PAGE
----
having relatively bug free "technology preview" releases, which (perhaps
ideally) have new functionality included in a way that keeps the breakage
overhead lowish, on a regular basis, is ideal.

one thought on the api hacking front:

the main concern we're hitting is that we want to not "pin" internal GHC
apis, yet we want to make the breakage rate on libraries people may want to
use that might depend on say GHC.Prim or GHC.TH to be minimal.

Is a possible solution that on preview releases we have the changed bits of
API for a module M to be exported in a module M.Experimental?

eg, new ghc primops  in a tech preview release maybe are exported by
GHC.Prim.Experimental
(or something of this sort?)

just throwing out one possible point in the design space.

cheers
-Carter



On Mon, Feb 11, 2013 at 5:31 PM, Simon Peyton-Jones
<simonpj at microsoft.com>wrote:

>  (a) There are packages which tend to track GHC's latest version instead
> of the HP (yesod used to do this, which was a source of much pain).****
>
>                                           ****
>
> (b) There are linux distributions which always track the latest
> everything, often in a rolling-release fashion (notably Arch).  They are
> actively hostile to the Platform, and a source of even greater pain.  Many
> package authors update because Arch users demand it and openly insult
> anyone who points them to the Platform or any policy which suggests that
> anything other then the absolutely latest version is acceptable.****
>
> ** **
>
> These must be *social* questions (what I was earlier calling
> ?signposting?) rather than technical ones.  For example, you say that (b)
> is not subject to any variety of reason, and yet no linux distribution
> tracks HEAD, does it?  They don?t openly insult anyone who points to a
> release just because HEAD has new cool stuff!  No, they track things we
> call ?releases?.  Very well, maybe we should call them ?previews? instead,
> and only dignify it as a ?release? when, and only when a preview is picked
> by HP as worthy of incorporation in the next HP. ****
>
> ** **
>
> Or something.   I?m just looking for a way to reconcile****
>
> **?        **Release early, release often****
>
> **?        **Stability for the Haskell Platform****
>
> It seems to me that such a reconciliation is within reach, and is actually
> very close to what we do, if we only signpost what is what far more
> vigorously and clearly than we do now.  But maybe I?m wrong.****
>
> ** **
>
> Simon****
>
> ** **
>
> *From:* Brandon Allbery [mailto:allbery.b at gmail.com]
> *Sent:* 11 February 2013 01:15
> *To:* Simon Peyton-Jones
> *Cc:* Simon Marlow; Mark Lentczner; Manuel M T Chakravarty;
> kostirya at gmail.com; glasgow-haskell-users; ghc-devs at haskell.org; Edsko de
> Vries
>
> *Subject:* Re: GHC 7.8 release?****
>
>  ** **
>
> On Sun, Feb 10, 2013 at 4:02 PM, Simon Peyton-Jones <simonpj at microsoft.com>
> wrote:****
>
> What causes the "wave of package updates"?  Just because GHC 7.8 (say)
> comes out, no package author need lift a finger.  The Haskell Platform sets
> the pace for package updates. When the Haskell Platform comes out, now THAT
> is indeed a trigger for a wave of updates.  Authors of packages in HP are
> forced to act; authors of other packages want their packages to work with
> the next HP.****
>
>  ** **
>
> (a) There are packages which tend to track GHC's latest version instead of
> the HP (yesod used to do this, which was a source of much pain).****
>
>                                                     ****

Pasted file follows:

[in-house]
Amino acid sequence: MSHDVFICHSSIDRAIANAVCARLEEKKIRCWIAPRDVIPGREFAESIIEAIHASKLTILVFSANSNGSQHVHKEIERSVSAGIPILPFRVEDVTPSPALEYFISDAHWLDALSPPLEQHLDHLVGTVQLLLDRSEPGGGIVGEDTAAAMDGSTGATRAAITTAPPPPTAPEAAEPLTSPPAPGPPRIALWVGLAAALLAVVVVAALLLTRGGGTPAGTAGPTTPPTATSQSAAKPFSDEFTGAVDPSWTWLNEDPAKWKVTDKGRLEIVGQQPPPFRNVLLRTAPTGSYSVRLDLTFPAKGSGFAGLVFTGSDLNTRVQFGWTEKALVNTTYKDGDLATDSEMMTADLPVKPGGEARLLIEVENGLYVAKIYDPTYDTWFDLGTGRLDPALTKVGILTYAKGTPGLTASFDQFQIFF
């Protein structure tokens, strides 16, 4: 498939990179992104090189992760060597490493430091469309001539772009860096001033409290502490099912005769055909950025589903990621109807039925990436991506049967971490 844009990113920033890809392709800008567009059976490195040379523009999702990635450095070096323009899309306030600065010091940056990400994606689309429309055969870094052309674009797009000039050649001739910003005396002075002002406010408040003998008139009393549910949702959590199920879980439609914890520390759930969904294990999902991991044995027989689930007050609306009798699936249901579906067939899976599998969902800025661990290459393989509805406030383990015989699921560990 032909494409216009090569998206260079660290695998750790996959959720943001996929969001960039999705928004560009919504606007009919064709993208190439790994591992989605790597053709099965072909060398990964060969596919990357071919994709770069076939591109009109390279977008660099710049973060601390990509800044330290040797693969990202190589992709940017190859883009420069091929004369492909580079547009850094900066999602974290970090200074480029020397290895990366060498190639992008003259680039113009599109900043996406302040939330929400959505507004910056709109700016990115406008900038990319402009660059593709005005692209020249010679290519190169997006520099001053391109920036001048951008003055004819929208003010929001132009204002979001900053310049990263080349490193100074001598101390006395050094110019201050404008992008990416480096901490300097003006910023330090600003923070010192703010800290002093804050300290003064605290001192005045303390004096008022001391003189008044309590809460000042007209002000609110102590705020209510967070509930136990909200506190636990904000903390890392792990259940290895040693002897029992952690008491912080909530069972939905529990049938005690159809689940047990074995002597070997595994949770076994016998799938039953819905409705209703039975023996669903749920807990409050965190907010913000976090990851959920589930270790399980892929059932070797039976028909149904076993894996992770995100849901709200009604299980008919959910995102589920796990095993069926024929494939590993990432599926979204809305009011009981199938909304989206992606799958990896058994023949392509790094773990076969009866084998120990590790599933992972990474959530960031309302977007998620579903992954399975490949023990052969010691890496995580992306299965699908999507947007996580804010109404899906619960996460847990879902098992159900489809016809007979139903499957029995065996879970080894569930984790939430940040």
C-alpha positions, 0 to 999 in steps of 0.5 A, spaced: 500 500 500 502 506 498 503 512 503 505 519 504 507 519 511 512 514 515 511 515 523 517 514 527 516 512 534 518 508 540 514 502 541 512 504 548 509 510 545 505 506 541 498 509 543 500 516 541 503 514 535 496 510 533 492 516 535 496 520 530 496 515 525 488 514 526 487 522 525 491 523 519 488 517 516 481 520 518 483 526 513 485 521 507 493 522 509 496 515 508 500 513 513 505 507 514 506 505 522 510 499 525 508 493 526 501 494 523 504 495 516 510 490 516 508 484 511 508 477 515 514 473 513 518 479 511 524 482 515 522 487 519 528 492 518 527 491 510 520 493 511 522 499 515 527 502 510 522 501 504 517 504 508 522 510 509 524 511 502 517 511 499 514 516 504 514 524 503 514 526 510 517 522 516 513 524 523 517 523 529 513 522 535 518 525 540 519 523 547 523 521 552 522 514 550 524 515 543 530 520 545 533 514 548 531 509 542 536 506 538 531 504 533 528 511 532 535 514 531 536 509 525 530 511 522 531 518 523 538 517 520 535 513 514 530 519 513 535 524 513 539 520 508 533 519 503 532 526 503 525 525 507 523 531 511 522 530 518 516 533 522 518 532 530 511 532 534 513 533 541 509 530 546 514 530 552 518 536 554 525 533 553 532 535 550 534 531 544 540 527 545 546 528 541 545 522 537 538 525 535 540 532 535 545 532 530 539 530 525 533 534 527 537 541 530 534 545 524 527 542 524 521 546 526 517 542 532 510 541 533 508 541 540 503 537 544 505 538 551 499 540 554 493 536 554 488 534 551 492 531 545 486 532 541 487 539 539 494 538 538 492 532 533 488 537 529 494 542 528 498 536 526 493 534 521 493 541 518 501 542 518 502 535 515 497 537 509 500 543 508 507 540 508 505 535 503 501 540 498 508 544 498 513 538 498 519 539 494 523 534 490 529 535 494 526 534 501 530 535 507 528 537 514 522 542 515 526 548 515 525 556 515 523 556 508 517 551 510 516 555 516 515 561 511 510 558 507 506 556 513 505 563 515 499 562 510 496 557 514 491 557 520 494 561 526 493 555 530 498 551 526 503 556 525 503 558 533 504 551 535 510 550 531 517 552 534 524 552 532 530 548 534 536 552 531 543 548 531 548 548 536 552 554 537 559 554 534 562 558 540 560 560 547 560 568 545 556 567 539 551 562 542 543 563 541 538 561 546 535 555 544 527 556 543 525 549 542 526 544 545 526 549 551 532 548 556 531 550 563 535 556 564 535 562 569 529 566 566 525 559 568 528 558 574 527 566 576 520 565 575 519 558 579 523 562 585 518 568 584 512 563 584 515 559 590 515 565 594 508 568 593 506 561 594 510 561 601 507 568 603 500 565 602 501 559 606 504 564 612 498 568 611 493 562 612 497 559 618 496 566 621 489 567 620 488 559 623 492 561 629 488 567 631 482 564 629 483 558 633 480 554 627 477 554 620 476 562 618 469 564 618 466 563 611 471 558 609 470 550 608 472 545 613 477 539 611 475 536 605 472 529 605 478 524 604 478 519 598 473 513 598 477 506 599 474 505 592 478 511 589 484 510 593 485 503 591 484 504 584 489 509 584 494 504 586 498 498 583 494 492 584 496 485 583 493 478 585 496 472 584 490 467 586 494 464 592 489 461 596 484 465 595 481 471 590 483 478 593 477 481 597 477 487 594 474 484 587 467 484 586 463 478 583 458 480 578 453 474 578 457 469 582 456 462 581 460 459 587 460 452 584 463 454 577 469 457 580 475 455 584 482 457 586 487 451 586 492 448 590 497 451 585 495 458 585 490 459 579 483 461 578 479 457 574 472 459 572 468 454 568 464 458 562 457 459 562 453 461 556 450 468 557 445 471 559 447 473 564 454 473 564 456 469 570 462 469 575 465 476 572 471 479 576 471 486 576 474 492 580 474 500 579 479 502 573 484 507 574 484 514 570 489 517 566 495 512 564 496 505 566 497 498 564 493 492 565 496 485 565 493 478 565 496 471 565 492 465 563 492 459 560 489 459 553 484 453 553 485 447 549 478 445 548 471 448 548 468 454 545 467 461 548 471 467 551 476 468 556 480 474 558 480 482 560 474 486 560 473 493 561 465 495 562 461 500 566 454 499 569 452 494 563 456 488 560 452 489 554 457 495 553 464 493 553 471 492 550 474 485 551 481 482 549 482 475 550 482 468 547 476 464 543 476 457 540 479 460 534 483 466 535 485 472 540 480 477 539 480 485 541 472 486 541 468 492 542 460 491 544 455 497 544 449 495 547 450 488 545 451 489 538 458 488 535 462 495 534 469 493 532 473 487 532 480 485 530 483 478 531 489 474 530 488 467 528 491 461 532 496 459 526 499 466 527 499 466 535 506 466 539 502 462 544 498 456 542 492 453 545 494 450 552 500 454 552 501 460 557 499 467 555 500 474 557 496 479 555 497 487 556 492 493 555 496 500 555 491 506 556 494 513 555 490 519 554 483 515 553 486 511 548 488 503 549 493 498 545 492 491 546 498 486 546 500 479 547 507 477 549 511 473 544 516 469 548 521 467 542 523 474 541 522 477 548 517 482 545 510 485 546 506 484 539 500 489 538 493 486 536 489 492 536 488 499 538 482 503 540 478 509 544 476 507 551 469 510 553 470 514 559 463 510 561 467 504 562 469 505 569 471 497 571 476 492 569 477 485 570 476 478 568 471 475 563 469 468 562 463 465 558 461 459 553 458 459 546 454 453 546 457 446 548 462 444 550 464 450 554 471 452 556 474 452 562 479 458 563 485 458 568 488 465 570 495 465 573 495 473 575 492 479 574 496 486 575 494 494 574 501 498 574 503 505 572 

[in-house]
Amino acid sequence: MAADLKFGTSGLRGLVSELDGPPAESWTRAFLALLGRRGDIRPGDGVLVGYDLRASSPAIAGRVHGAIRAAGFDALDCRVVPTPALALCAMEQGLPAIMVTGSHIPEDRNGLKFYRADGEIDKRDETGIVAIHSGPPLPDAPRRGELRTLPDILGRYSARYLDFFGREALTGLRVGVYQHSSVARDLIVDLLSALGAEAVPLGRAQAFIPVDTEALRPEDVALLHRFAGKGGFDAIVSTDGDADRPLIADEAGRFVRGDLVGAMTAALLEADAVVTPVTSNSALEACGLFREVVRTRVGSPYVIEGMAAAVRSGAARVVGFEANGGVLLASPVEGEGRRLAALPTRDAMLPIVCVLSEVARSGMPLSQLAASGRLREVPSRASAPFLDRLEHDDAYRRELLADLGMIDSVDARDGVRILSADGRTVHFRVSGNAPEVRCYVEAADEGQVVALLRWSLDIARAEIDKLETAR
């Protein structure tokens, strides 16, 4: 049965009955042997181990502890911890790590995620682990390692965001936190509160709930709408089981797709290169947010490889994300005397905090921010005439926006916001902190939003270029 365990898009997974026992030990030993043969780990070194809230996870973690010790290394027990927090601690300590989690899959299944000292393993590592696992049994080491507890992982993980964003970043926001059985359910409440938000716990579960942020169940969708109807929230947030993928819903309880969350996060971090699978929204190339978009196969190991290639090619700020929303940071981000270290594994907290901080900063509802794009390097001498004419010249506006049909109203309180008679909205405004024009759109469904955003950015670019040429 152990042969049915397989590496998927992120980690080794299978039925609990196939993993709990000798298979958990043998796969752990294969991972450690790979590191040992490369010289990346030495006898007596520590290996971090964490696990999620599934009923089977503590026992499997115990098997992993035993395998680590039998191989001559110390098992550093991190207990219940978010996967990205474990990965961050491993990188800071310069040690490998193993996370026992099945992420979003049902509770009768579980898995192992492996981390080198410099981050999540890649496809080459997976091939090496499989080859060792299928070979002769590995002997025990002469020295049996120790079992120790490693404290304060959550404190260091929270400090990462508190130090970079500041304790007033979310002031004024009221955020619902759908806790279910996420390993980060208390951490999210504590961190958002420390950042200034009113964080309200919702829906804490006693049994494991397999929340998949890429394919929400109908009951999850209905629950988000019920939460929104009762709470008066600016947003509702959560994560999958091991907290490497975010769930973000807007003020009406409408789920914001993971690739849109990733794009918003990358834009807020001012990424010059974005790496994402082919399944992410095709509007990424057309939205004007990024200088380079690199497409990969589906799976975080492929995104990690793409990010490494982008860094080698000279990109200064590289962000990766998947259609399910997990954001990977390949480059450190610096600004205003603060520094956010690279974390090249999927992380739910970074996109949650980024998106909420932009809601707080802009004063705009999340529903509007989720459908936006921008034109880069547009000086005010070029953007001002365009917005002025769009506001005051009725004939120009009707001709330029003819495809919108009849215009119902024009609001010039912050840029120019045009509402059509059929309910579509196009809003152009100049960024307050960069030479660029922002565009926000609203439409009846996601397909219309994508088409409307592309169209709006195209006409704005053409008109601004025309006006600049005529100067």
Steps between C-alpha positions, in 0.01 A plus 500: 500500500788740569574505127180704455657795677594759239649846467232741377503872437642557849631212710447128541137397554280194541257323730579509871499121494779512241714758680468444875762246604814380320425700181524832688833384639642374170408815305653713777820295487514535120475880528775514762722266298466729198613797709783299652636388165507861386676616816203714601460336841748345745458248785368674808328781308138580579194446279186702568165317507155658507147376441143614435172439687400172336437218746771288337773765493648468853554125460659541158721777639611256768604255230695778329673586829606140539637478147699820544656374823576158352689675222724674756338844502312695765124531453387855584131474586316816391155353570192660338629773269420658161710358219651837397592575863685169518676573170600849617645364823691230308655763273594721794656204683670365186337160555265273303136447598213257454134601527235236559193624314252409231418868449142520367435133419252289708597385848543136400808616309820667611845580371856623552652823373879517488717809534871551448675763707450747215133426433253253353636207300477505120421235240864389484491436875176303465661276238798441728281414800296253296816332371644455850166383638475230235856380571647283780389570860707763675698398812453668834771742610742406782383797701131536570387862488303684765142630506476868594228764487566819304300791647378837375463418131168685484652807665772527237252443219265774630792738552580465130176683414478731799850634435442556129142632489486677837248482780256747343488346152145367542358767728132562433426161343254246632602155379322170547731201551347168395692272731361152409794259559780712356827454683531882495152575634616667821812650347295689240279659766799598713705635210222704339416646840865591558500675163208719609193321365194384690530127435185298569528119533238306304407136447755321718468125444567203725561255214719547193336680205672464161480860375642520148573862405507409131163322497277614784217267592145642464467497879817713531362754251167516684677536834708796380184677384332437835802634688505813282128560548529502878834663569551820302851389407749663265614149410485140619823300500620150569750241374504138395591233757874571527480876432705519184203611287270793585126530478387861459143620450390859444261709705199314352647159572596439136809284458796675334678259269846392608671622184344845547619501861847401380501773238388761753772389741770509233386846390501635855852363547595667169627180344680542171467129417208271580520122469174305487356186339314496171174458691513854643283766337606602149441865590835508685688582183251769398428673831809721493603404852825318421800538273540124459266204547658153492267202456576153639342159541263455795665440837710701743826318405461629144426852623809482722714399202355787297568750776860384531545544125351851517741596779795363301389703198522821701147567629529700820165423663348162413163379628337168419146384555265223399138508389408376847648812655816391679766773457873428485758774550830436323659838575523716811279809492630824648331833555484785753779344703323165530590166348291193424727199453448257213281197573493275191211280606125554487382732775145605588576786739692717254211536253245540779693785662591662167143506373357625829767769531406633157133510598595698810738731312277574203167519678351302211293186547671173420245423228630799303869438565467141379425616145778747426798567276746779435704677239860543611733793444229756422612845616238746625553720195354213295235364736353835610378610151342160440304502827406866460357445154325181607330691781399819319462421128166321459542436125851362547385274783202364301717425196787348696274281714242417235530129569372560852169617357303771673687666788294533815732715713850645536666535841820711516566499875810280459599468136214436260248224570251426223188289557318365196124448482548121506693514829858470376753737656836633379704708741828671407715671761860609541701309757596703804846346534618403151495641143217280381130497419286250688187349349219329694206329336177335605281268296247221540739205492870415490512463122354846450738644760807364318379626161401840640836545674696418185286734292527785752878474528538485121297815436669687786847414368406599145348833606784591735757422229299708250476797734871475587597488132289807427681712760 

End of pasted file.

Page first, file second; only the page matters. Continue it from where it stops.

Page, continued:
>
> (b) There are linux distributions which always track the latest
> everything, often in a rolling-release fashion (notably Arch).  They are
> actively hostile to the Platform, and a source of even greater pain.  Many
> package authors update because Arch users demand it and openly insult
> anyone who points them to the Platform or any policy which suggests that
> anything other then the absolutely latest version is acceptable.****
>
> ** **
>
> You *might* be able to control expectations with respect to (a); (b) is
> not subject to any variety of reason.  It will produce as much pressure as
> it has users, plus multiply that pressure by the number of package authors
> who are also users.****
>
> ** **
>
> -- ****
>
> brandon s allbery kf8nh                               sine nomine
> associates****
>
> allbery.b at gmail.com
> ballbery at sinenomine.net****
>
> unix, openafs, kerberos, infrastructure, xmonad
> http://sinenomine.net****
>
> _______________________________________________
> ghc-devs mailing list
> ghc-devs at haskell.org
> http://www.haskell.org/mailman/listinfo/ghc-devs
>
>
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GHC 7.8 release?

Johan Tibell-2
Hi,

I think reducing breakages is not necessarily, and maybe not even
primarily, an issue of releases. It's more about realizing that the cost of
breaking things (e.g. changing library APIs) has gone up as the Haskell
community and ecosystem has grown. We need to be conscious of that and
carefully consider if making a breaking change (e.g. changing a function
instead of adding a new function) is really necessary. Many platforms (e.g.
Java and Python) rarely, if ever, make breaking changes. If you look at
 compiler projects (e.g. LLVM and GCC) you never see intentional breakages,
even in major releases*. Here's a question I think we should be asking
ourselves: why is the major version of base bumped with every release? Is
it really necessary to make breaking changes this often? How about aiming
for having GHC 7.10 be a release where we only add new stuff and improve
old stuff?

-- Johan

* A major GCC release usually signifies that some large change to the code
generator was made.
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GHC 7.8 release?

kudah
On Mon, 11 Feb 2013 15:03:25 -0800 Johan Tibell
<johan.tibell at gmail.com> wrote:

> Many platforms (e.g. Java and Python) rarely, if ever,
> make breaking changes. If you look at compiler projects (e.g. LLVM
> and GCC) you never see intentional breakages, even in major
> releases*.

Those are very mature platforms, hundreds of millions of people
use them indirectly each day, it's hard to compare GHC to them.